Article by Katherine Higgins, pupil at 6 Kings Bench Walk.
When should the Crown Prosecution Service (CPS) be able to take over and put a stop to private prosecutions?
- The vast majority of private prosecutions are brought by the state. However in cases in which the state does not bring a prosecution section 6(1) of the Prosecution of Offences Act 1985 (the 1985 Act) allows for individuals to bring private prosecutions. There is a strong historical and constitutional basis in entitling ordinary members of the public to bring private criminal proceedings. With the right of access to justice at the heart of private prosecutions section 6(1) of the 1985 Act forms a historic safeguard against wrongful refusal or failure by public authorities to institute prosecution proceedings.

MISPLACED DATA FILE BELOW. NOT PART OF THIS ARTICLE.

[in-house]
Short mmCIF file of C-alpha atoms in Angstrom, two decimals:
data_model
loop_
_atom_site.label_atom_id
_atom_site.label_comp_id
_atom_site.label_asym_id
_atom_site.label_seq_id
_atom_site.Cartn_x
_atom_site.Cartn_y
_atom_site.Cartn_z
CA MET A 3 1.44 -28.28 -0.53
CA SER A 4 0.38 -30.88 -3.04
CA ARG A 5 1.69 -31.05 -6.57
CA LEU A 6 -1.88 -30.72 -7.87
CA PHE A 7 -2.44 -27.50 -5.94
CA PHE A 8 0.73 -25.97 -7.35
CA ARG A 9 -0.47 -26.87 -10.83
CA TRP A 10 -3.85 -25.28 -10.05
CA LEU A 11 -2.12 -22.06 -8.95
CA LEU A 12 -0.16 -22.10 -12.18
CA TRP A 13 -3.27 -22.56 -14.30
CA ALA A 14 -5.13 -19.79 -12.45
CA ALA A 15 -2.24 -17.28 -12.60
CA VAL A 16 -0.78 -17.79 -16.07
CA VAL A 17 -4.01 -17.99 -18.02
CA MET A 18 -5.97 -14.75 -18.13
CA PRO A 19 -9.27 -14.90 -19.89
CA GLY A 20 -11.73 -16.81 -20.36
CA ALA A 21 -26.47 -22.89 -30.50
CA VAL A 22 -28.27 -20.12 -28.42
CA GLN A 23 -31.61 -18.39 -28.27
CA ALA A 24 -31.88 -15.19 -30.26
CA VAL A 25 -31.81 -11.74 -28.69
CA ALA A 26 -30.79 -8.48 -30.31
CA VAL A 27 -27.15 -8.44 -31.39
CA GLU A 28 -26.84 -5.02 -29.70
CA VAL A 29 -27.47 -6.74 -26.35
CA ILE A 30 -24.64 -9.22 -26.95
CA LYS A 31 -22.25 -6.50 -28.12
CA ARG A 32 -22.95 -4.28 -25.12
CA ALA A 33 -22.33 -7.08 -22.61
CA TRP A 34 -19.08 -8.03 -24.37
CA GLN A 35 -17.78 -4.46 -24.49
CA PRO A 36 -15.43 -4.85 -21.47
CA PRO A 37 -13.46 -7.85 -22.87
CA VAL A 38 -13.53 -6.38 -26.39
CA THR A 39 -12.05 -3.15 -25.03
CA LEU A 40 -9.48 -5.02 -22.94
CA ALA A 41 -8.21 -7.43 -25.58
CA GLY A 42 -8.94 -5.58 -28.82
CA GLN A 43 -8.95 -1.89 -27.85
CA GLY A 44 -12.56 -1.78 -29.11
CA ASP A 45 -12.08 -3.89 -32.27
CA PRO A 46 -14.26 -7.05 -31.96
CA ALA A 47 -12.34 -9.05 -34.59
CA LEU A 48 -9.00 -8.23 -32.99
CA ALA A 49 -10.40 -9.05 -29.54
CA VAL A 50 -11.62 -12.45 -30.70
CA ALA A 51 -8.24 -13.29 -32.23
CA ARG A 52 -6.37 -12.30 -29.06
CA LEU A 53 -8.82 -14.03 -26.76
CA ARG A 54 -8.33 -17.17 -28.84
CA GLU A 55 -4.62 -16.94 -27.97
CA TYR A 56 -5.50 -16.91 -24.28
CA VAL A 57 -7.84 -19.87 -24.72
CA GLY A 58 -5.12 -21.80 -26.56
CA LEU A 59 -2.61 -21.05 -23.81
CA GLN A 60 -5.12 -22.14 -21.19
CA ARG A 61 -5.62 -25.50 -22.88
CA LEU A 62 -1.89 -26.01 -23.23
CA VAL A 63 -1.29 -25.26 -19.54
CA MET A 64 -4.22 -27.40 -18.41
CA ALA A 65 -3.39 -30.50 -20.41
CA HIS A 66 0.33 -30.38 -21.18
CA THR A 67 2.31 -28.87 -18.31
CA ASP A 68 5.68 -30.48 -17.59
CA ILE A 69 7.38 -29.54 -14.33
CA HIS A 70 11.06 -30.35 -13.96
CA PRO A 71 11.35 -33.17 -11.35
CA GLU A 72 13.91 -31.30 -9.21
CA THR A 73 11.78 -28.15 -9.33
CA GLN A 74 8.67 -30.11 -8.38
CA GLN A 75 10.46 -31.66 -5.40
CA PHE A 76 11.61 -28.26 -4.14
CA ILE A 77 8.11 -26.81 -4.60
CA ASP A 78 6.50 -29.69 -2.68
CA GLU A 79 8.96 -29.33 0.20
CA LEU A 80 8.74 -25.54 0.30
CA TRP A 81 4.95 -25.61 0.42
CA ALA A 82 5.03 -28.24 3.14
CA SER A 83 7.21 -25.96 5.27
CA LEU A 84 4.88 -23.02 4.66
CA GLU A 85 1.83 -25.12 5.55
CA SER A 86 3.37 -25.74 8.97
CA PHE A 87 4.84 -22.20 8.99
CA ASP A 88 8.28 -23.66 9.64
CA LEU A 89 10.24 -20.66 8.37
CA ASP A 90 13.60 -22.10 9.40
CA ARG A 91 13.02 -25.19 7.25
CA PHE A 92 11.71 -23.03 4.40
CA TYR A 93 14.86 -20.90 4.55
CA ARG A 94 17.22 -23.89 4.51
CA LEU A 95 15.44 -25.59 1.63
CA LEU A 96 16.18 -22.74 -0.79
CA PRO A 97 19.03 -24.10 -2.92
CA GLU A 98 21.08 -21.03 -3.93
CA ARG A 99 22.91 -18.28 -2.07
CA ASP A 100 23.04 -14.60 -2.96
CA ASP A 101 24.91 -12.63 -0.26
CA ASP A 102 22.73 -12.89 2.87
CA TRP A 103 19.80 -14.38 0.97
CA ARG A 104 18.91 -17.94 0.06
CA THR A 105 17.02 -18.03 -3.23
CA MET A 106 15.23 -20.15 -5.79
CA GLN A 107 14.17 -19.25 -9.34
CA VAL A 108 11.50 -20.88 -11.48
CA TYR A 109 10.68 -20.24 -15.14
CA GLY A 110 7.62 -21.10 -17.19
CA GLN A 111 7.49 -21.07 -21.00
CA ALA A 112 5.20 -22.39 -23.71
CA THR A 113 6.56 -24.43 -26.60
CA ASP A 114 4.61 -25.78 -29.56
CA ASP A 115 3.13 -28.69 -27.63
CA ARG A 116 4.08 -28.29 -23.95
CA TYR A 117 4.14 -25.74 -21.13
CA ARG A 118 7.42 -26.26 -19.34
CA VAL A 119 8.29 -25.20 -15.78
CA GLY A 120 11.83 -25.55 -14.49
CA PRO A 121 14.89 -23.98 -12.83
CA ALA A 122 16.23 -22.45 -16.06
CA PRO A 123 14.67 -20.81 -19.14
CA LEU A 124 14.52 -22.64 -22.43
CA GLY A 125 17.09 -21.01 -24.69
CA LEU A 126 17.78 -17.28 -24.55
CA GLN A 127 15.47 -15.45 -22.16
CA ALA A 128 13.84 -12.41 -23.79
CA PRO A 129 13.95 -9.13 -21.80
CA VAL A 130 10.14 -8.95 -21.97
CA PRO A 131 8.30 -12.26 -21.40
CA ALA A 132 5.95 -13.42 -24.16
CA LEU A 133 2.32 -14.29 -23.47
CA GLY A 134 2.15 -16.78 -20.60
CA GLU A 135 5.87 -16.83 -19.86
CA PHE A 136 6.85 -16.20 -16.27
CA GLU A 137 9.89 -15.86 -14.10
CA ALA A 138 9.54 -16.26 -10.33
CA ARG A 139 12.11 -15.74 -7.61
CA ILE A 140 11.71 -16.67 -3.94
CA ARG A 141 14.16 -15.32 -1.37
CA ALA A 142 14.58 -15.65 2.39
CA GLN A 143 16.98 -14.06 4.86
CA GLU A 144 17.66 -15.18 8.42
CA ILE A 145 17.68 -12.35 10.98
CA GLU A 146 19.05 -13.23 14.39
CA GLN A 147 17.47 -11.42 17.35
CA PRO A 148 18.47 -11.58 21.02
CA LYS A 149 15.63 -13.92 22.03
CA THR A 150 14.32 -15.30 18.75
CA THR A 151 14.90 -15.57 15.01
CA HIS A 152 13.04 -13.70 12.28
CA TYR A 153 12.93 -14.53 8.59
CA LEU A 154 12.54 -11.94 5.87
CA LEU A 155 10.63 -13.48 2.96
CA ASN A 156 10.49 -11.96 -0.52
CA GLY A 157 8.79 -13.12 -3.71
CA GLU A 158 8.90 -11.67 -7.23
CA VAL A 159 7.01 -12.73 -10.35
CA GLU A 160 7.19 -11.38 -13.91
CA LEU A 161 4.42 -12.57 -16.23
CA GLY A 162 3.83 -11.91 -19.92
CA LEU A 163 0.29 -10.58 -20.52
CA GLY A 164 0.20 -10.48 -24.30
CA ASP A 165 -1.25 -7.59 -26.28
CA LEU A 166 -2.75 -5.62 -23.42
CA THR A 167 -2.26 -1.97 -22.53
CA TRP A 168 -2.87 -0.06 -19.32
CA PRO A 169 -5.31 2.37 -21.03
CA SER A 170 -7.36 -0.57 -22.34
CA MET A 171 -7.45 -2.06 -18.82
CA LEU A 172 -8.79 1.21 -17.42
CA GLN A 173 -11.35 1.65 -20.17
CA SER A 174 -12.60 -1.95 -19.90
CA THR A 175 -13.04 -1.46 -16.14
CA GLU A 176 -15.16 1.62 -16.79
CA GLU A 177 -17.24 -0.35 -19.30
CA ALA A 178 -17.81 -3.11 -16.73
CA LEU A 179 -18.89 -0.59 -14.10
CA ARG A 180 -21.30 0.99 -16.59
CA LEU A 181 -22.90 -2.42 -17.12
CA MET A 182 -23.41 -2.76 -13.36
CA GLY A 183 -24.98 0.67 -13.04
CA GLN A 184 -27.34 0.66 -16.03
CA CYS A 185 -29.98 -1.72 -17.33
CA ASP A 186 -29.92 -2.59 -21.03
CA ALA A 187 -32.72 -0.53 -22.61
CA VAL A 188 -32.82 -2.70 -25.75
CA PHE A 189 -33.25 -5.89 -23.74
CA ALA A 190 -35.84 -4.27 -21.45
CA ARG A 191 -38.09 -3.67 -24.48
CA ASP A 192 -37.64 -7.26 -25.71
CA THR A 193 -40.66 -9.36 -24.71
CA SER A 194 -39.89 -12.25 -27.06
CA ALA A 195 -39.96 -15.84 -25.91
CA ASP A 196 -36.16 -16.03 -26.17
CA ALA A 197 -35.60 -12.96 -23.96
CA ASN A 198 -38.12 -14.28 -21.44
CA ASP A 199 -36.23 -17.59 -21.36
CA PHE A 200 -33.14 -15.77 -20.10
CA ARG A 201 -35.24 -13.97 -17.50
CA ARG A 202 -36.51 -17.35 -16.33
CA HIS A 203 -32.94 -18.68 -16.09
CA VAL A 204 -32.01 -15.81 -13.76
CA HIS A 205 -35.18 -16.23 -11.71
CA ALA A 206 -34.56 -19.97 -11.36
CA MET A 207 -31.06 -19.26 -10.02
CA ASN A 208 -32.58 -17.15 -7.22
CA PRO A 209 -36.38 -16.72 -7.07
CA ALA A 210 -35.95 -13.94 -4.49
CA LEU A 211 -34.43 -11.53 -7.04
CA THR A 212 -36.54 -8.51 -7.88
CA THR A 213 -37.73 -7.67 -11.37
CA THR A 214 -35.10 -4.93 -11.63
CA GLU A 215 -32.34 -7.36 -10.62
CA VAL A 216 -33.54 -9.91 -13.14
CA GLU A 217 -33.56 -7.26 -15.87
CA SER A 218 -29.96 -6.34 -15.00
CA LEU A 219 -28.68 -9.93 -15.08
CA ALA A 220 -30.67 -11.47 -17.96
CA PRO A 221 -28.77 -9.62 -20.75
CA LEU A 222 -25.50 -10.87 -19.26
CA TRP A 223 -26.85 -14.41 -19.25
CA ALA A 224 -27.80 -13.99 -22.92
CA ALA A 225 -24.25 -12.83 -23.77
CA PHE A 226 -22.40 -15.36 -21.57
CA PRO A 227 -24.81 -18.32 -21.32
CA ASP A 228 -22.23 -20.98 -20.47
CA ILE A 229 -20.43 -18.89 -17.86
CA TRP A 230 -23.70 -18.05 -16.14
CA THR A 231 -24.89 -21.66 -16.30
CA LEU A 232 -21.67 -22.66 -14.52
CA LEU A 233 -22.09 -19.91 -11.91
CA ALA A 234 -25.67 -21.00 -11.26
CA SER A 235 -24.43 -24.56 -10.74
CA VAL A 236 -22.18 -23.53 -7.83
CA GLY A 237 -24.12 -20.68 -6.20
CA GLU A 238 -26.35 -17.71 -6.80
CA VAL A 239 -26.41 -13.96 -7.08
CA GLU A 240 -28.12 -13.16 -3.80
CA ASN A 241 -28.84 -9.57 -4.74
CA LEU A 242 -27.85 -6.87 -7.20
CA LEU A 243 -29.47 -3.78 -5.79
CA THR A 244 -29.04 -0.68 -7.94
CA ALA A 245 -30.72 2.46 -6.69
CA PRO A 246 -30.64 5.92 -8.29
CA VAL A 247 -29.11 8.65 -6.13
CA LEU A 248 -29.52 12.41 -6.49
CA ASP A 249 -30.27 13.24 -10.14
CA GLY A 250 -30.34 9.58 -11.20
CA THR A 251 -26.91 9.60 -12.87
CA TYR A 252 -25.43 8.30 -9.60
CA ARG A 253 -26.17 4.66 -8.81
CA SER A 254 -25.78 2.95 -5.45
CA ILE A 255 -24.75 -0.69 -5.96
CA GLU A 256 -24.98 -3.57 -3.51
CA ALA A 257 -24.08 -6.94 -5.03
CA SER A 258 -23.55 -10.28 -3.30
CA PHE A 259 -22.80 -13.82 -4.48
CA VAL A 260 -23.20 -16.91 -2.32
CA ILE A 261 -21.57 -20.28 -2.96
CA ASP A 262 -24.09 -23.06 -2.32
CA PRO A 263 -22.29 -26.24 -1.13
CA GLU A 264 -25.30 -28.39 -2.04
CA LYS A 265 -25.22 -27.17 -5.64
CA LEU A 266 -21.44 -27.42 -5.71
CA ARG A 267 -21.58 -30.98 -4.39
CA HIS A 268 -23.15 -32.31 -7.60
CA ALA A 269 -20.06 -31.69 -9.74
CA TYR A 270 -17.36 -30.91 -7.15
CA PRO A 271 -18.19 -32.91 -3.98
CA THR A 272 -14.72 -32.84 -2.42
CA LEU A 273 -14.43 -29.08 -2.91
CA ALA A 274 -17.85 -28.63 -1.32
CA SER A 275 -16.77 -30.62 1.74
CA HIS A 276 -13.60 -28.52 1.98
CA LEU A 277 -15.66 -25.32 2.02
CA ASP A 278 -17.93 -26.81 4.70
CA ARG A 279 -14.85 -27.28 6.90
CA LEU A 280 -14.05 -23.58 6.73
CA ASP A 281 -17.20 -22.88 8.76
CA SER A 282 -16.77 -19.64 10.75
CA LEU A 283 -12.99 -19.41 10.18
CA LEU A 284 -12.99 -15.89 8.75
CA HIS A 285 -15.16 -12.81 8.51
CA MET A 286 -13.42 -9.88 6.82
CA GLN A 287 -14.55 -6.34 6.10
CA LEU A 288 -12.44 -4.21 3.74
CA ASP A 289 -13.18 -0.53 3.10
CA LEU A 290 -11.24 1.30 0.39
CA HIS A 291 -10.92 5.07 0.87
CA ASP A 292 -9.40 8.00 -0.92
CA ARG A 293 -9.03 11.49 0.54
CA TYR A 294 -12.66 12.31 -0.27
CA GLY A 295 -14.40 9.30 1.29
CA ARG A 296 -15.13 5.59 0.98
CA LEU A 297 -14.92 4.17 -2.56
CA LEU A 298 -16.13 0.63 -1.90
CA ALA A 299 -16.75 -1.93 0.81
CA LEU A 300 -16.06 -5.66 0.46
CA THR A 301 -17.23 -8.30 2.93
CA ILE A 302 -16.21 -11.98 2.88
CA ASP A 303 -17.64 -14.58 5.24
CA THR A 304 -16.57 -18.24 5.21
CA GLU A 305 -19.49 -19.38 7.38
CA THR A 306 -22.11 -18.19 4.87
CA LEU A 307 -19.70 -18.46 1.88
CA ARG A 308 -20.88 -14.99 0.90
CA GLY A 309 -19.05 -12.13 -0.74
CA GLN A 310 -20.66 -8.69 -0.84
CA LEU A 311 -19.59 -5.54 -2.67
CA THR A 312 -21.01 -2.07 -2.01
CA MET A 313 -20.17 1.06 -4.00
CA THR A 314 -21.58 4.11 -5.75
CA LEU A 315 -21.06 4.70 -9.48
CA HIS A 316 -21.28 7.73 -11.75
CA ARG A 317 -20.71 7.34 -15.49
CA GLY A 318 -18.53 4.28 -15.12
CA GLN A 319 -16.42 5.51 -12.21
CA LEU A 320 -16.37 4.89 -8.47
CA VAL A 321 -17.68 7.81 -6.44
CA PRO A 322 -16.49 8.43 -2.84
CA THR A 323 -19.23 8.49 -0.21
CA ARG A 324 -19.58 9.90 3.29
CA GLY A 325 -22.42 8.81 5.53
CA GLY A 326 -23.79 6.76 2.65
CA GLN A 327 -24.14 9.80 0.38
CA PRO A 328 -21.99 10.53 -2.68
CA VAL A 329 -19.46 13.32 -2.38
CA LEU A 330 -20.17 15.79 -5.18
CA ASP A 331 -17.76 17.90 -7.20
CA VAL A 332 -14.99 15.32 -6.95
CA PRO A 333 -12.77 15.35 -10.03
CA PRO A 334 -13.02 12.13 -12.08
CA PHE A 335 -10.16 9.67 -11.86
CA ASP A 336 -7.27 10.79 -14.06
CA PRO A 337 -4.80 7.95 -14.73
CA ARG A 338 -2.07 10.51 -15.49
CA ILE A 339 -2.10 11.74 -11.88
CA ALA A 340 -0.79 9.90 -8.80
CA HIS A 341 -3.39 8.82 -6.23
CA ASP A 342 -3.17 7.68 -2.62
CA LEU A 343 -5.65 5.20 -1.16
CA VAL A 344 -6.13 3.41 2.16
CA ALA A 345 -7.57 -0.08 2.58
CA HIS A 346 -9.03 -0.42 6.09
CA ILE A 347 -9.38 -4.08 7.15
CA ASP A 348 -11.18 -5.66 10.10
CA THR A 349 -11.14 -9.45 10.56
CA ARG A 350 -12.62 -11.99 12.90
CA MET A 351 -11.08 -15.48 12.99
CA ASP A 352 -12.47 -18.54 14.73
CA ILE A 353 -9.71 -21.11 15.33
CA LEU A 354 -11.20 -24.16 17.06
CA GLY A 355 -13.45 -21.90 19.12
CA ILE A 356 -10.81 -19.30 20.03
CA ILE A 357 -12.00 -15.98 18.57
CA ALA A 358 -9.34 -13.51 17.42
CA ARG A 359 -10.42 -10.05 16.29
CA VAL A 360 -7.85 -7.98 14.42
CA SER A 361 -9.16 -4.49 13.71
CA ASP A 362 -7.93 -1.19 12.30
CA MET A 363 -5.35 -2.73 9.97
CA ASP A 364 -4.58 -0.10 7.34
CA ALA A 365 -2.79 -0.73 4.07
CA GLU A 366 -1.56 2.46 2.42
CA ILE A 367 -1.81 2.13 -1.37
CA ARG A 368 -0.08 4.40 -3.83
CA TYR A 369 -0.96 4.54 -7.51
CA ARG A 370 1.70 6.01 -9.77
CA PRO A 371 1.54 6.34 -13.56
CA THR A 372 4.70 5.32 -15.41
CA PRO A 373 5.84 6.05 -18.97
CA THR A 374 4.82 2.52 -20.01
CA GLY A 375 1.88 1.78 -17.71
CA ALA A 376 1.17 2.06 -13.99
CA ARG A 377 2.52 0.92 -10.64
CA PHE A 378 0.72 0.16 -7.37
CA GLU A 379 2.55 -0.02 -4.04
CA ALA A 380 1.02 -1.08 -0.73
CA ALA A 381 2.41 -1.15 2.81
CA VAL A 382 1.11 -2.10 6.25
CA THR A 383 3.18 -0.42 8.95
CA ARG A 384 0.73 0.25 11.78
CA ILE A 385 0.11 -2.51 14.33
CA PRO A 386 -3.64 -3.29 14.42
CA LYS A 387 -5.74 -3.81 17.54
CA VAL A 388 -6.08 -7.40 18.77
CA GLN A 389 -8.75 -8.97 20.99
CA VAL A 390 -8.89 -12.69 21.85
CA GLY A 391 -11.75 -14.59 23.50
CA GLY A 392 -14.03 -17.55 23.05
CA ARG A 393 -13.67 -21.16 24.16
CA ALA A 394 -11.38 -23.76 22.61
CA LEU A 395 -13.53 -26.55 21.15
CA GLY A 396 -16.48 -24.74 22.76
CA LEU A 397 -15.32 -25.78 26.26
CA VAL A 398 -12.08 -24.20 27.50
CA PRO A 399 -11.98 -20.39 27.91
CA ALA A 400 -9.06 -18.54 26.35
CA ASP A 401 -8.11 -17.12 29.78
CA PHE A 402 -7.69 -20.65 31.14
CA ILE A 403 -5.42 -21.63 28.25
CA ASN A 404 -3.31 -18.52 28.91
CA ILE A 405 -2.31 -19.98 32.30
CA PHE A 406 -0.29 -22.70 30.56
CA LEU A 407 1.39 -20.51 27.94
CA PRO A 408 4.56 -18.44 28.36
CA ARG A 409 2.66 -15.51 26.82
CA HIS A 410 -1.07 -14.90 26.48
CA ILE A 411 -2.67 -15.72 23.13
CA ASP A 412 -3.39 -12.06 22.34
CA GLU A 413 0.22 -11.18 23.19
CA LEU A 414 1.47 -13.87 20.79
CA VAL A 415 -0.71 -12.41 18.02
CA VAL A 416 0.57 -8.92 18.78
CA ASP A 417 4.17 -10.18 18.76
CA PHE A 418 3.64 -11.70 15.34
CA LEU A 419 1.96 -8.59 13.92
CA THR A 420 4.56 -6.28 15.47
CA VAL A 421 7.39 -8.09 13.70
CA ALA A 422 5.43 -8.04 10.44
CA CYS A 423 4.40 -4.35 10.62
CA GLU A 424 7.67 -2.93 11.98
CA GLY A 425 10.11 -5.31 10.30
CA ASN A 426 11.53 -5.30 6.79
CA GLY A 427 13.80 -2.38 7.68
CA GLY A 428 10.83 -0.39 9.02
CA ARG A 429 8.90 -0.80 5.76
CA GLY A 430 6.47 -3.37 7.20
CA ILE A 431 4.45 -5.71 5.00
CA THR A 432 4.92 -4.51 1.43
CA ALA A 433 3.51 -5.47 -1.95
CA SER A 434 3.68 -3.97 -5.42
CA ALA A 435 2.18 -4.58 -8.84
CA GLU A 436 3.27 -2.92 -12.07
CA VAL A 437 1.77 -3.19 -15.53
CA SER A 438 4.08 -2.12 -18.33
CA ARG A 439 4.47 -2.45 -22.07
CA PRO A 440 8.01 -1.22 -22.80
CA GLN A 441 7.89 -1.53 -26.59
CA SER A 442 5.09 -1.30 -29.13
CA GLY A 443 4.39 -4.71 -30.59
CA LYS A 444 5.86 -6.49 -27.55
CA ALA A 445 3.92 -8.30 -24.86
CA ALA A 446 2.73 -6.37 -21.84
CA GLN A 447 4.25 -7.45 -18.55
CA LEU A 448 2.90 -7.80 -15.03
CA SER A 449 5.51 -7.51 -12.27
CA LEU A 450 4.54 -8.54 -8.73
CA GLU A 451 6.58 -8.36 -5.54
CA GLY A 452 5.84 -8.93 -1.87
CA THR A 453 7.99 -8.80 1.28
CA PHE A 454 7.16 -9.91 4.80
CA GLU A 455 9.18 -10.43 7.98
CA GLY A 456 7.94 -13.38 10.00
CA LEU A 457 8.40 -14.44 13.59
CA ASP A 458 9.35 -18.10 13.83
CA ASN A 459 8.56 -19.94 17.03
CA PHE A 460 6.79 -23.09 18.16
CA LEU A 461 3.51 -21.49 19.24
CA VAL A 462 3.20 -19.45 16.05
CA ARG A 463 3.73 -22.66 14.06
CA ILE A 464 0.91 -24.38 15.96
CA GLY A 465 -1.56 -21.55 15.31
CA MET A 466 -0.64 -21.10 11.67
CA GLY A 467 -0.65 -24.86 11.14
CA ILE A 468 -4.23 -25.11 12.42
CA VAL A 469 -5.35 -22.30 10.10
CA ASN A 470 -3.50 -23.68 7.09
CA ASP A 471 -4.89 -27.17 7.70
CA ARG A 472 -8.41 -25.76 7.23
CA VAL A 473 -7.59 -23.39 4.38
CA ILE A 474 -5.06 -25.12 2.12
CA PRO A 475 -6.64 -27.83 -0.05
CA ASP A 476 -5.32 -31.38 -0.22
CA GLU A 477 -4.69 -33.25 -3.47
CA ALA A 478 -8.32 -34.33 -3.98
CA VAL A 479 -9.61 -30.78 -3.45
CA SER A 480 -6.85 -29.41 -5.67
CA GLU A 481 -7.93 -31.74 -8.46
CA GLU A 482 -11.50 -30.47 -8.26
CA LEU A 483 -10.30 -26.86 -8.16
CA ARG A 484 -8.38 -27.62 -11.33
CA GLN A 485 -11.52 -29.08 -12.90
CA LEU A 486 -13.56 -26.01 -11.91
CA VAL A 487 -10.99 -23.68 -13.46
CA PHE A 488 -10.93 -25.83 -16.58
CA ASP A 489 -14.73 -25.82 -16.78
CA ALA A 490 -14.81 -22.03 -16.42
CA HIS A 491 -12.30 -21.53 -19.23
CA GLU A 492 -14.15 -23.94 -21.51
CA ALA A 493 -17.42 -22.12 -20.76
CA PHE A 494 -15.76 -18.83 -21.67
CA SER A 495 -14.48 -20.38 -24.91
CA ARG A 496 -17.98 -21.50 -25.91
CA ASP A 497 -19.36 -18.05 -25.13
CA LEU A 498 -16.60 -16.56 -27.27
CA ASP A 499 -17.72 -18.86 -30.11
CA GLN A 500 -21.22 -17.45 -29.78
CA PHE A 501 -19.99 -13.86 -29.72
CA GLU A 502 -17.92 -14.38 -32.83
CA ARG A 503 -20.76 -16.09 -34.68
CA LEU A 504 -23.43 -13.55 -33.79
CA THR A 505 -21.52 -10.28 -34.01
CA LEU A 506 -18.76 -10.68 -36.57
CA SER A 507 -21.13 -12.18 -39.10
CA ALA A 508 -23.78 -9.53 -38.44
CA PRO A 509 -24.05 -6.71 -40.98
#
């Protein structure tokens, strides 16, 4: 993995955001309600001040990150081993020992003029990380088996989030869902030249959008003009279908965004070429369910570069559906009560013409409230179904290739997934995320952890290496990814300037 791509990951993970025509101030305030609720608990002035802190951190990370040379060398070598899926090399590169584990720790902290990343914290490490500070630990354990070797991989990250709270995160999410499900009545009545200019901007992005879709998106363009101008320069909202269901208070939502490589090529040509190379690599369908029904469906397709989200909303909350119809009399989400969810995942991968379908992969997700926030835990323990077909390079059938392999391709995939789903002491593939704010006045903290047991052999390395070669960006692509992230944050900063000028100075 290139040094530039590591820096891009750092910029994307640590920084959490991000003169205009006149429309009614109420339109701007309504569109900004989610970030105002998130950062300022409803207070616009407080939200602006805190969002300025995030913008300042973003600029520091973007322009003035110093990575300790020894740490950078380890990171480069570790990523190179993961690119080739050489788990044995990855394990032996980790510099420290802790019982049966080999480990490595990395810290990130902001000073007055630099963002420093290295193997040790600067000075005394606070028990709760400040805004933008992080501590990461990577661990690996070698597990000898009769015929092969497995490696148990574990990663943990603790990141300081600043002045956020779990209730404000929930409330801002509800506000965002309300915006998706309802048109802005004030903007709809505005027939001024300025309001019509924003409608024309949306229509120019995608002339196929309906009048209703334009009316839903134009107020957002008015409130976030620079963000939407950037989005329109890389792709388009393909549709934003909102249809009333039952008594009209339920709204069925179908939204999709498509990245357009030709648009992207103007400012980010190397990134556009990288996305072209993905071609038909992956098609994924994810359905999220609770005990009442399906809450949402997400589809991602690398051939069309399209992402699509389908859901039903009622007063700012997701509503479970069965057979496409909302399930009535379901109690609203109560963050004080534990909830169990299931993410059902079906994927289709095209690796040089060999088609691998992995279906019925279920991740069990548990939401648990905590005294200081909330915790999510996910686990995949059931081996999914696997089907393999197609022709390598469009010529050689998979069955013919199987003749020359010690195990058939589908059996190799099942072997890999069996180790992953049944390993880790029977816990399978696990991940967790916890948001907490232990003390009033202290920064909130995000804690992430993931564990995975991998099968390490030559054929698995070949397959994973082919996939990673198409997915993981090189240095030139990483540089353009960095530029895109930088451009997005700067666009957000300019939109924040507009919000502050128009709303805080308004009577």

- The right of an individual is however somewhat tempered. Firstly in that the Attorney General has a long held power to end proceedings by entering a nolle prosequi and secondly by Section 6(2) of the 1985 Act which confers upon the DPP a power to take over a private prosecution for the purpose of discontinuing it. In determining whether or not to take over a prosecution the DPP has a clear policy in which he applies a certain criteria. The DPP's first criteria is based on the strength of evidence in support of the prosecution. Prior to 23rd June 2009, the strength of evidence criteria was based on whether there was no case for the defendant to answer. If the DPP concluded that on the basis of the evidence there was no case to answer he would take over the prosecution and discontinue it. However since June 2009, under the Code for Crown Prosecutors, the DPP has been required to consider 'whether there is sufficient evidence to provide a realistic prospect of conviction.' In short this may be described as the 'reasonable prospect' test and is the evidential threshold for all prosecutions bought by the state.